For an additional entry, Tweet this:

  • I just entered to win a subscription to Travel Blog Success via @CareerBreakHQs – you can too!

We will announce the winner (chosen at random) on Thursday, February11th!

Travel Blog Success Review
Monday, February 1st, 2010

Think blogs are just for keeping your friends & family updated on your travels? Think again. The rise of travel bloggers has grown so much that World Hum called 2009 the “Year of the Travel Blogger”.

“Sure, travel bloggers—like travel blogs—have been around for years. But this year, travel bloggers began organizing in new and increasingly prominent ways—and as never before, they were treated to many of the same perks (and some of the same scrutiny) as traditional big media travel journalists.”      – World Hum

So if you have big dreams of doing more with your travel blog, you’re in good, and very crowded, company.

How do you make yourself standout? With Travel Blog Success!

Travel Blog Success

We recently shared David Lee’s career break story, and featured why we love his site, Go Backpacking. And now David has used the successes he has learned in travel blogging to help others achieve their goals.

There are a lot of great resources to help you build your blog, but you could easily spend countless hours sifting through forums, tweets, and websites trying to figure it all out. Travel Blog Success presents it all in one place.


Favorite Blog: Go Backpacking
Thursday, January 28th, 2010

[singlepic=1656,300,,,right]We recently highlighted David Lee’s career break, which he documented in his blog Go Backpacking. But Go Backpacking is more than just a journal of his adventures – it is a site that encourages and inspires people to independently travel abroad. And with three years of blogging and over 1,000 posts, David has a lot of great content and resources to do just that.

In addition to the 20-month archive of David’s 22-country round-the-world trip, the site offers tips for budget planning, interviews with fellow travelers, book reviews, how-to articles, and news from the online travel community. He has even expanded his site to include several contributors, adding a variety of voices and experiences.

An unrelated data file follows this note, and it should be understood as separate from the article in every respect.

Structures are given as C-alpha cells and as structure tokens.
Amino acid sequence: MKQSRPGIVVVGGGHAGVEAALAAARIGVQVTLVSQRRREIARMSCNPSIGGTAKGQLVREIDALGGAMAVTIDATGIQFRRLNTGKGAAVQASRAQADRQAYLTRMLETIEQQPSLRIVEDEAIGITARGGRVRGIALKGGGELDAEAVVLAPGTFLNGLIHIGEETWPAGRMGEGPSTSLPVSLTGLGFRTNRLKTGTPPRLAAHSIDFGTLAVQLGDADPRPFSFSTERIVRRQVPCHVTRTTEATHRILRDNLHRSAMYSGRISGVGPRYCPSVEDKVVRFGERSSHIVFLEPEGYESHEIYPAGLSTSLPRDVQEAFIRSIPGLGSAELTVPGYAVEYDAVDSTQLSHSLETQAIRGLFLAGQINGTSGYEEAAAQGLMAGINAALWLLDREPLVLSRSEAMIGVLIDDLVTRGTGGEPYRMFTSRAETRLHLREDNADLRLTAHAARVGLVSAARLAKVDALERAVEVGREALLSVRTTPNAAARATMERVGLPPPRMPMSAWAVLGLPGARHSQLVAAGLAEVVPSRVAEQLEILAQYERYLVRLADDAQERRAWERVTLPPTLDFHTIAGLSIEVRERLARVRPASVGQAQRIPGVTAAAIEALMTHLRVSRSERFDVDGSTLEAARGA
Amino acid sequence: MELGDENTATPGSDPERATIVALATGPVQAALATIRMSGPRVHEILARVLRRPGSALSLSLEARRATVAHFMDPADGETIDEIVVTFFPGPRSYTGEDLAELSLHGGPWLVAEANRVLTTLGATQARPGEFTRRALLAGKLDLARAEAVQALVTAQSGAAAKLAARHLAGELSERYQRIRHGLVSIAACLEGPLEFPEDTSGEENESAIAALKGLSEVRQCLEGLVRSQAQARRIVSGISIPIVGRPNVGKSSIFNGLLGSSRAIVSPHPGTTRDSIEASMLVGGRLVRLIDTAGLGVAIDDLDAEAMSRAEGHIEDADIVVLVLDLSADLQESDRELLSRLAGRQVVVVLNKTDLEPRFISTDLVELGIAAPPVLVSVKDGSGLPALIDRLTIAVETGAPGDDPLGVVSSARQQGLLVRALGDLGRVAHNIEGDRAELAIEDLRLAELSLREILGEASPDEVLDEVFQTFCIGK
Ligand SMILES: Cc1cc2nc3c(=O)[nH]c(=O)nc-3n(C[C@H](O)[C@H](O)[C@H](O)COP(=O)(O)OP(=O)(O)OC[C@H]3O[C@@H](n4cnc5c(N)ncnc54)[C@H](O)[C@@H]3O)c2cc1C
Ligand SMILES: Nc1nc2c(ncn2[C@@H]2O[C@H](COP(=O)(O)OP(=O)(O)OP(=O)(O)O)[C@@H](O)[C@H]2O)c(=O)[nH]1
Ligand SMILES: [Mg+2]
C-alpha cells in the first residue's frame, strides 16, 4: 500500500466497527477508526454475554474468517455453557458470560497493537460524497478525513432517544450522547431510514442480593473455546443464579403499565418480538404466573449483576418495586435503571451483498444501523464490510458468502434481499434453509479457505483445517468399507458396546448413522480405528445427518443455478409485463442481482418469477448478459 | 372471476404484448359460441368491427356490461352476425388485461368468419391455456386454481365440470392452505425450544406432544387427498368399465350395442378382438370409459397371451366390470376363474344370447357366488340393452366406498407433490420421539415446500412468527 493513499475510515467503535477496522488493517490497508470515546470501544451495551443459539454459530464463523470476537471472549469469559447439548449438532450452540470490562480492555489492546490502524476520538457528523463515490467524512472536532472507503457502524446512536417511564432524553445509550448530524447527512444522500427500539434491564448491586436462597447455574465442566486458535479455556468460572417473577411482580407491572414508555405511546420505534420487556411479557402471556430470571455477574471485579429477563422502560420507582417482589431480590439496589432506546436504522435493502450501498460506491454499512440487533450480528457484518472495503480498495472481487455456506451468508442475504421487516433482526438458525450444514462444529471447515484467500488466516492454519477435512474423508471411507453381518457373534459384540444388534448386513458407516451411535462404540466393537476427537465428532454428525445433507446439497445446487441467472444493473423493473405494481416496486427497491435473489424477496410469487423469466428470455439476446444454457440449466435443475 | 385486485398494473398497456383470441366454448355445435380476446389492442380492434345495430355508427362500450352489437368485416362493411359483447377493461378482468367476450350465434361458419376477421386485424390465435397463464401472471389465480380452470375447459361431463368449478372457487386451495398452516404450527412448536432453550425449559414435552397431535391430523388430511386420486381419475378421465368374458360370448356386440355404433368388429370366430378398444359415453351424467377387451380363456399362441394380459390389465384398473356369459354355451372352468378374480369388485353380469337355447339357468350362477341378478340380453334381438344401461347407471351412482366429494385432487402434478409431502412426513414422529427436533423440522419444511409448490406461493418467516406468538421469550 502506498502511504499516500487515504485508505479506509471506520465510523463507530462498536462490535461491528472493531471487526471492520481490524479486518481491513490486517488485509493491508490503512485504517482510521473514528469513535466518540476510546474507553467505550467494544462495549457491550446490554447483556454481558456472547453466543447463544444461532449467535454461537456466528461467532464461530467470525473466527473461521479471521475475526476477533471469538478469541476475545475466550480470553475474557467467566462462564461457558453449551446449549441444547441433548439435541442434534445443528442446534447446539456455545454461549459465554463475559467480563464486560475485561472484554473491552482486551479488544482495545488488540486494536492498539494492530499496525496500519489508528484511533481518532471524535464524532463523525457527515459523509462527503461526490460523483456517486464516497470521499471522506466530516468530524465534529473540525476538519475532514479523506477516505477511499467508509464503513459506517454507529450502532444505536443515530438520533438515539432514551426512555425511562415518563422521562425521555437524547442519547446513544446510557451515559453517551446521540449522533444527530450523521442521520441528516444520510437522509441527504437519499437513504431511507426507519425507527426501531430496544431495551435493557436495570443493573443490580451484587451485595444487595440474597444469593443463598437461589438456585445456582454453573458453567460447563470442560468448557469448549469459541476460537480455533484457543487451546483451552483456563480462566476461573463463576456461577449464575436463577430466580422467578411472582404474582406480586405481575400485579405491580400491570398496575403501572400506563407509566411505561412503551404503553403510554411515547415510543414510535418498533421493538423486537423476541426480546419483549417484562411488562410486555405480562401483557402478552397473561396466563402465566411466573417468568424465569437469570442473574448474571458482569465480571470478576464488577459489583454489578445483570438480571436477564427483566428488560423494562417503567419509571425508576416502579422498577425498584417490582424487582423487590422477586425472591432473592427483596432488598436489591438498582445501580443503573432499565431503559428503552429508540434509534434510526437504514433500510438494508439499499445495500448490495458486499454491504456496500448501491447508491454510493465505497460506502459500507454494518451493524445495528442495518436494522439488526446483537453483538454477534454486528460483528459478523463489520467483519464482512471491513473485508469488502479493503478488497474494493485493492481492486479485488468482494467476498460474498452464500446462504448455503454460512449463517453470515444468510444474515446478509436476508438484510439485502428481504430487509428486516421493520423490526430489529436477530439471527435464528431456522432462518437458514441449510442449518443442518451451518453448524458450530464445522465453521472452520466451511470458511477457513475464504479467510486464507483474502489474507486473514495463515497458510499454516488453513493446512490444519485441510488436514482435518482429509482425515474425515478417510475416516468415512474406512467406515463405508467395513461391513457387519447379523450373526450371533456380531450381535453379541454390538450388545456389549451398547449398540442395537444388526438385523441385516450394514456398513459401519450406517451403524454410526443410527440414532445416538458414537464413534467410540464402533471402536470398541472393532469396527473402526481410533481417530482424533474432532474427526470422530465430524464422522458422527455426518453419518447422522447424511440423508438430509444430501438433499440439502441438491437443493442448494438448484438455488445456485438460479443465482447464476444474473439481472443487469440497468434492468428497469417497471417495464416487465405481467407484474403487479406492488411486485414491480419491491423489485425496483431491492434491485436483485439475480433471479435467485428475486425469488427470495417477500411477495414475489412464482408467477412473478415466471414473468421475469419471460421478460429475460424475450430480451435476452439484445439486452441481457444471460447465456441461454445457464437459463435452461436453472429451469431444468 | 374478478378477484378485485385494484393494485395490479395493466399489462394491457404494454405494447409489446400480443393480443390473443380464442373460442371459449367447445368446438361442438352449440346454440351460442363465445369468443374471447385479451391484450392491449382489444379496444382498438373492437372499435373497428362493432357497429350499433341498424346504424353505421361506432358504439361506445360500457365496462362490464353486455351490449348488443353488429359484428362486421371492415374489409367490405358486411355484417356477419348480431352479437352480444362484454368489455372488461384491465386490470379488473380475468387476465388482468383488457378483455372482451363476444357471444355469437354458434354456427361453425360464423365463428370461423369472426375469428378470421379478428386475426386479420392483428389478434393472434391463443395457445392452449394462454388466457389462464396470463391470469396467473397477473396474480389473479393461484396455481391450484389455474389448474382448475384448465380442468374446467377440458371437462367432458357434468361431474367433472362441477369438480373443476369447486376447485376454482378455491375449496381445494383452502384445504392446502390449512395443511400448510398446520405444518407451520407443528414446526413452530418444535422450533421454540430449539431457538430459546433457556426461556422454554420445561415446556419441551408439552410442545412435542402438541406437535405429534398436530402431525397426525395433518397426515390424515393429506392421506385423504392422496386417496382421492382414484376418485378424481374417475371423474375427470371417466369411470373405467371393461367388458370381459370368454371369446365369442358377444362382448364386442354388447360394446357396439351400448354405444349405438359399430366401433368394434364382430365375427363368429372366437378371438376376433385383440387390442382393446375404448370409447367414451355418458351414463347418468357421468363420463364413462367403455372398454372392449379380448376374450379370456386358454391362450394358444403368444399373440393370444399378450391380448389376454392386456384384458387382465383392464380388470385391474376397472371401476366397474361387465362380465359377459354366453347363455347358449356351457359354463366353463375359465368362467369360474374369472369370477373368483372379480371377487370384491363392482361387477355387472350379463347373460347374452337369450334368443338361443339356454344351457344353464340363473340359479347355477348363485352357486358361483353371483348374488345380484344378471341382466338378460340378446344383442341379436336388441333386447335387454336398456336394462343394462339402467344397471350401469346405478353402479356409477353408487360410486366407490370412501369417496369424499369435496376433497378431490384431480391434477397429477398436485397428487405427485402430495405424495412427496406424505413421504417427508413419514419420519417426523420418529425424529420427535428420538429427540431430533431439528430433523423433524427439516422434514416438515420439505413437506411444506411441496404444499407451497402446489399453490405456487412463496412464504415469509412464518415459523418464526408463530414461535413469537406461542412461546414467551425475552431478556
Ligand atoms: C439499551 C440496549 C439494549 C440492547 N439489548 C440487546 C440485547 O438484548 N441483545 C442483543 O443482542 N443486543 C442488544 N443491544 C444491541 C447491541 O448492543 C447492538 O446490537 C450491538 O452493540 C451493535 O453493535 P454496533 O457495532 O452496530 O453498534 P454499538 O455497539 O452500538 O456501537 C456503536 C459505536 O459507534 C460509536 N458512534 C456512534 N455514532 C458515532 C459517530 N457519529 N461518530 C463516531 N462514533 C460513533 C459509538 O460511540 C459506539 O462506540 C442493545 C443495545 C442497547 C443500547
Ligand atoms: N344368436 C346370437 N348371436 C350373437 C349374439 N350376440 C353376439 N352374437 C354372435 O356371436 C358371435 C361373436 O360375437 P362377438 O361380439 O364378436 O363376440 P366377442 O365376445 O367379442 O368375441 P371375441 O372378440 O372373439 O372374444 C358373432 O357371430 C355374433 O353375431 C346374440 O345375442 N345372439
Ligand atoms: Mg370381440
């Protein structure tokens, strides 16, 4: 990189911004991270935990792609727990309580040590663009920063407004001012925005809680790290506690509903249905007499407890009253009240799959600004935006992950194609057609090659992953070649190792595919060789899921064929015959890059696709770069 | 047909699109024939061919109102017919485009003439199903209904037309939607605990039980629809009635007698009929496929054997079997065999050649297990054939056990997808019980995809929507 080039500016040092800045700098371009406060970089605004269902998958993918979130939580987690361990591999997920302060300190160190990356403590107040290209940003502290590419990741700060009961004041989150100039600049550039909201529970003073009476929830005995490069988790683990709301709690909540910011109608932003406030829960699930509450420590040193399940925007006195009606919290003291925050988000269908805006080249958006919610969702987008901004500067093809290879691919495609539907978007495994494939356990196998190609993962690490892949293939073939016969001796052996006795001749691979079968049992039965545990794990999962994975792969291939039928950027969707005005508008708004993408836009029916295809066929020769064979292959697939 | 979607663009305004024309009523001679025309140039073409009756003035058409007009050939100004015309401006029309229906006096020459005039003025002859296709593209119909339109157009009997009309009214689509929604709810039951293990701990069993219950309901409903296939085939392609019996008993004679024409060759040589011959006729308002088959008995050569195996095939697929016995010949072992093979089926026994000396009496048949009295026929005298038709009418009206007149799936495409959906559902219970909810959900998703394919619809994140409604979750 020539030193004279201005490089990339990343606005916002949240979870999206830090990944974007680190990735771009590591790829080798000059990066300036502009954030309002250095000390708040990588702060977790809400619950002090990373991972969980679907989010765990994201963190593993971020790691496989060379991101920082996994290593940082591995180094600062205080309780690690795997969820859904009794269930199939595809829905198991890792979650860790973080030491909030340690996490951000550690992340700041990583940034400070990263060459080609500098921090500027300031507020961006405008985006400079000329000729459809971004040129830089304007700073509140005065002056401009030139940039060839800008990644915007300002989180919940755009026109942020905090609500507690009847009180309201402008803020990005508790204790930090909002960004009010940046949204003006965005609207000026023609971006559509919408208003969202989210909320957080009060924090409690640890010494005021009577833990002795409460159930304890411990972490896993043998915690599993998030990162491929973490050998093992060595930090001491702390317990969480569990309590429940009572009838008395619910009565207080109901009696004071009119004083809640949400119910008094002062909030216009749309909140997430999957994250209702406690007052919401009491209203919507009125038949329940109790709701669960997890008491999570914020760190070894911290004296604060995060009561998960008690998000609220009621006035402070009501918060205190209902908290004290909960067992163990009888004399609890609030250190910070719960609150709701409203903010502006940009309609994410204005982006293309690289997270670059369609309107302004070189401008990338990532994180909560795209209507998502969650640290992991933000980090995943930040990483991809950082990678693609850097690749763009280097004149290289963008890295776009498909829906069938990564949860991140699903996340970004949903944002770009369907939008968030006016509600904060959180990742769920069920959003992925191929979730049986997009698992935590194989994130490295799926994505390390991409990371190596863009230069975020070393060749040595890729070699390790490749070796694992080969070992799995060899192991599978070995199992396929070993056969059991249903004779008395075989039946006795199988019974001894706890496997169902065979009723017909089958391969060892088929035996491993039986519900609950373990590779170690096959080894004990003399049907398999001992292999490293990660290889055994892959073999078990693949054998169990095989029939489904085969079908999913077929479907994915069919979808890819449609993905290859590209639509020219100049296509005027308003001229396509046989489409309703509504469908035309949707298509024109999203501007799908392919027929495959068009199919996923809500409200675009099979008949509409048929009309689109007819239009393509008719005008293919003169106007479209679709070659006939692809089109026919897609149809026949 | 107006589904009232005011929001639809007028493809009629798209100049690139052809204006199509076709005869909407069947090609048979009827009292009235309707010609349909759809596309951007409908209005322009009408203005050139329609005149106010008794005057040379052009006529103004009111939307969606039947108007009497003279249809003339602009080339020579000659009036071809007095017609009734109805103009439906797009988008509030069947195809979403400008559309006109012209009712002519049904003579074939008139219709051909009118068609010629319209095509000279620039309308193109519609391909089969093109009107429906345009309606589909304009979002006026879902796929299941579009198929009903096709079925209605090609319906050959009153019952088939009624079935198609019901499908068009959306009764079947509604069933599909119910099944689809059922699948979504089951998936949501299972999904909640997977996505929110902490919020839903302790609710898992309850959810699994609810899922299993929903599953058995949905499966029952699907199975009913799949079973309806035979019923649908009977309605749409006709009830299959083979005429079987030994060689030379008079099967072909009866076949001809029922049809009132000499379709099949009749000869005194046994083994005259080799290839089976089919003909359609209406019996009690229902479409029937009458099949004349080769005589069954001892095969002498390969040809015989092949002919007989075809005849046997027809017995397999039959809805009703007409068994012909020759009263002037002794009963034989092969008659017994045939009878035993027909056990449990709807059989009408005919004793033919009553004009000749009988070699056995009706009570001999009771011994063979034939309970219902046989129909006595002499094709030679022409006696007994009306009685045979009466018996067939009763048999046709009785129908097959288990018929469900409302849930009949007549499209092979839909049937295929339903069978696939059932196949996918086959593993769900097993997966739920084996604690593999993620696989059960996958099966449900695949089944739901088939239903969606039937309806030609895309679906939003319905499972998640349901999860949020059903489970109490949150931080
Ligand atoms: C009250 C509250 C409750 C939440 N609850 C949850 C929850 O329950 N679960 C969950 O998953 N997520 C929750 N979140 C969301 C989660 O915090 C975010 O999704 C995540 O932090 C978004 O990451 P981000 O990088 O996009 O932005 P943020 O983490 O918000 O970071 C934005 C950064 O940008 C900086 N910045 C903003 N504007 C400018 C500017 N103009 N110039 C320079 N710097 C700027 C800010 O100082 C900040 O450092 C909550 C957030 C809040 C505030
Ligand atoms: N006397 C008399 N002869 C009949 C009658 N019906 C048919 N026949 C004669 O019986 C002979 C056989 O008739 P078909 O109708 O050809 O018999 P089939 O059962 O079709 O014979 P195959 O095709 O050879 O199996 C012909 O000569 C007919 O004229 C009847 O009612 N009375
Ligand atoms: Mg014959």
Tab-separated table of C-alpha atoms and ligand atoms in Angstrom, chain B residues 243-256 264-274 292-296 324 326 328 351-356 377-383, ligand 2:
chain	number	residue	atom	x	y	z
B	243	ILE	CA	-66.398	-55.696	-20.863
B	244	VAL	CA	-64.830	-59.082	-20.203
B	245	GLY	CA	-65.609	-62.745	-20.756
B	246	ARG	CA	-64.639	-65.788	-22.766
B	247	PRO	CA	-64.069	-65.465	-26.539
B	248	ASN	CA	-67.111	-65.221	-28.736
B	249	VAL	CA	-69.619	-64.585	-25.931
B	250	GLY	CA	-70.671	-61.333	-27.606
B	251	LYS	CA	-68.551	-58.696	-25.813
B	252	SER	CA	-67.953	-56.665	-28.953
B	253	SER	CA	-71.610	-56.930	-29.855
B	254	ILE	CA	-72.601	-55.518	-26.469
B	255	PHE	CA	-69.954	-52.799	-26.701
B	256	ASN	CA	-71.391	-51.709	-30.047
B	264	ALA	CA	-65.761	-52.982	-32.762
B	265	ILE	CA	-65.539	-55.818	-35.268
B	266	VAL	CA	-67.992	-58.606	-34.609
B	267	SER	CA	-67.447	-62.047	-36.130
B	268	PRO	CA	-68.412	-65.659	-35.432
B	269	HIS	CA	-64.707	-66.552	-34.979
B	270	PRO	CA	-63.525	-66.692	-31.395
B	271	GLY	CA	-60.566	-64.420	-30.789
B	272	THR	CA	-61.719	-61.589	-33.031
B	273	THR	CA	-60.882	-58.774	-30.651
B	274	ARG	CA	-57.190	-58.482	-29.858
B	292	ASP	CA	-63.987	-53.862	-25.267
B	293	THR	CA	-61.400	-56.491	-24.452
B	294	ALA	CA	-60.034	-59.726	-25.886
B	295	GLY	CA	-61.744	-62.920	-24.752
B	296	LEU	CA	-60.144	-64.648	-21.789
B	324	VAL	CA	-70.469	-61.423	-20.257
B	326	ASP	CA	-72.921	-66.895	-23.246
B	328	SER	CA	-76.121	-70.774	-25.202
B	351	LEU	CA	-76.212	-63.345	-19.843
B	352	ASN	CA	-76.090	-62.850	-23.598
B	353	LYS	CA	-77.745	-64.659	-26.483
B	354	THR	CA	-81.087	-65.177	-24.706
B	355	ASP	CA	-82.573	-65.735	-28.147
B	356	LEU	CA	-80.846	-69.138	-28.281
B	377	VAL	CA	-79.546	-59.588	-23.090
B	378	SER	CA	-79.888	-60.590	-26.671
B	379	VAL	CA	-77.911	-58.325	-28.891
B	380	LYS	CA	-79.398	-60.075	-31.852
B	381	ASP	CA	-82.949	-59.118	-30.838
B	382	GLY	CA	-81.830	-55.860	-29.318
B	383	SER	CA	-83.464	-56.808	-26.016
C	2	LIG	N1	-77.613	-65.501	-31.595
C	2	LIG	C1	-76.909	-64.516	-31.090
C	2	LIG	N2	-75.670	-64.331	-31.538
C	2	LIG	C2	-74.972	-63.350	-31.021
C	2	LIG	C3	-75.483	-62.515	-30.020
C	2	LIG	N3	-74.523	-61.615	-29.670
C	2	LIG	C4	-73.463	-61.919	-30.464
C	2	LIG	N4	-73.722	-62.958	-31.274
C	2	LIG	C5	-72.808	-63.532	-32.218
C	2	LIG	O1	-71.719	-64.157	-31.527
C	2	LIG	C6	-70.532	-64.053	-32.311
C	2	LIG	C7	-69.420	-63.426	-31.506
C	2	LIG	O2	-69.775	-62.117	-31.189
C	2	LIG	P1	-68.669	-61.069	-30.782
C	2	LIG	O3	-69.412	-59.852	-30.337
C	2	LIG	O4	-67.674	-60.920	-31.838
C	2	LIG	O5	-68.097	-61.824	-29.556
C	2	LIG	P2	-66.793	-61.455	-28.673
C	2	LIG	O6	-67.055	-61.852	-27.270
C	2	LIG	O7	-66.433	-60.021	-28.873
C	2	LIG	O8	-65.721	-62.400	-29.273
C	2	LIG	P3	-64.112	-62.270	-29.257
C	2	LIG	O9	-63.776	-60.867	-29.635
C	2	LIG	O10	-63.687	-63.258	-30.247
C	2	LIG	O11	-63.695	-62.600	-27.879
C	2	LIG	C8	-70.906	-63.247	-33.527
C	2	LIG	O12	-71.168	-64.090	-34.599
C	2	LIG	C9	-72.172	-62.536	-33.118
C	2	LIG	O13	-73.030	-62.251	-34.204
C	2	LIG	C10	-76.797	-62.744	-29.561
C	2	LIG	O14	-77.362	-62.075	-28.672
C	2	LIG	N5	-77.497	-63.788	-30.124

One of the most popular posts is ”Cost of a Trip Around the World”, which is usually the first concern on potential travelers minds.  And by breaking down his daily expenses by country allows future backpackers to understand where their dollar can go farther.

Another popular post is “Final Thoughts – Annapurna Sanctuary Trek” in which David offers great tips based on his experiences to anyone planning a trek in Nepal.  I did the Annapurna Circuit in 2001 and definitely agree with many of his points – although I’d like to add one. Boiled water in a nalgene bottle makes a wonderful bedtime companion. Helps to keep you warm and stays warm throughout the chilly nights!


David Lee – Realizing a Dream
Monday, January 25th, 2010

[singlepic=1654,250,,,right]David Lee’s path to a life of travel started with a job layoff. And after spending 20 months on the road, David is still keeping the travel spirit alive through GoBackpacking, MedellinLiving, and  Travel Blog Success. He shares with us his career break experience, including some great preparation advice.

What made you decide to take a career break?
My first unofficial career break occurred after a layoff. I suddenly had the free time to reflect on how I’d lived in my early 20’s, and spent my money. I realized backpacking was not a part of those years, and committed to making my next job a means to travel around the world. Ultimately, I chose to save money to spend on experiences, rather than material wealth or a new home.

What was your travel experience like prior to your break?
Aside from family trips when I was younger, my first backpacking trip abroad was a Summer spent in Europe after college graduation. I started off with a few of my best friends, and when they went home after just a few weeks, I stuck around to explore on my own, developing a newfound sense of independence and self-reliance in the process.

The knowledge that I was about to do something amazing always trumped my fears.

What were some of the ways you prepared for this new experience? Were there any experiences from your corporate life that helped you in the preparation process?
As I’d been backpacking for a few months before, I knew how it worked to travel by way of hostels and guidebooks, so I didn’t have to prepare too much. In 2005 and 2006 I took short trips to Costa Rica and Belize to stay motivated for the bigger trip around the world which began in late 2007.

I used my experience with Microsoft Excel at work to create a few spreadsheets using Google Docs to track both my pre-trip “to-do” list and budget, along with my actual costs once I hit the road. By posting my plans online, I was able to ask for feedback on my budget and itinerary in the BootsnAll message boards.


In the News: Networking for Briefcase to Backpack
Thursday, January 14th, 2010

[singlepic=1646,250,,,right]Since we launched the site last year, we have made many great connections through the power of social media (facebook, twitter, blogging). In fact, networking online has been our main source to finding great material and inspirational stories to share with you. After all, we do focus on the wonders of travel!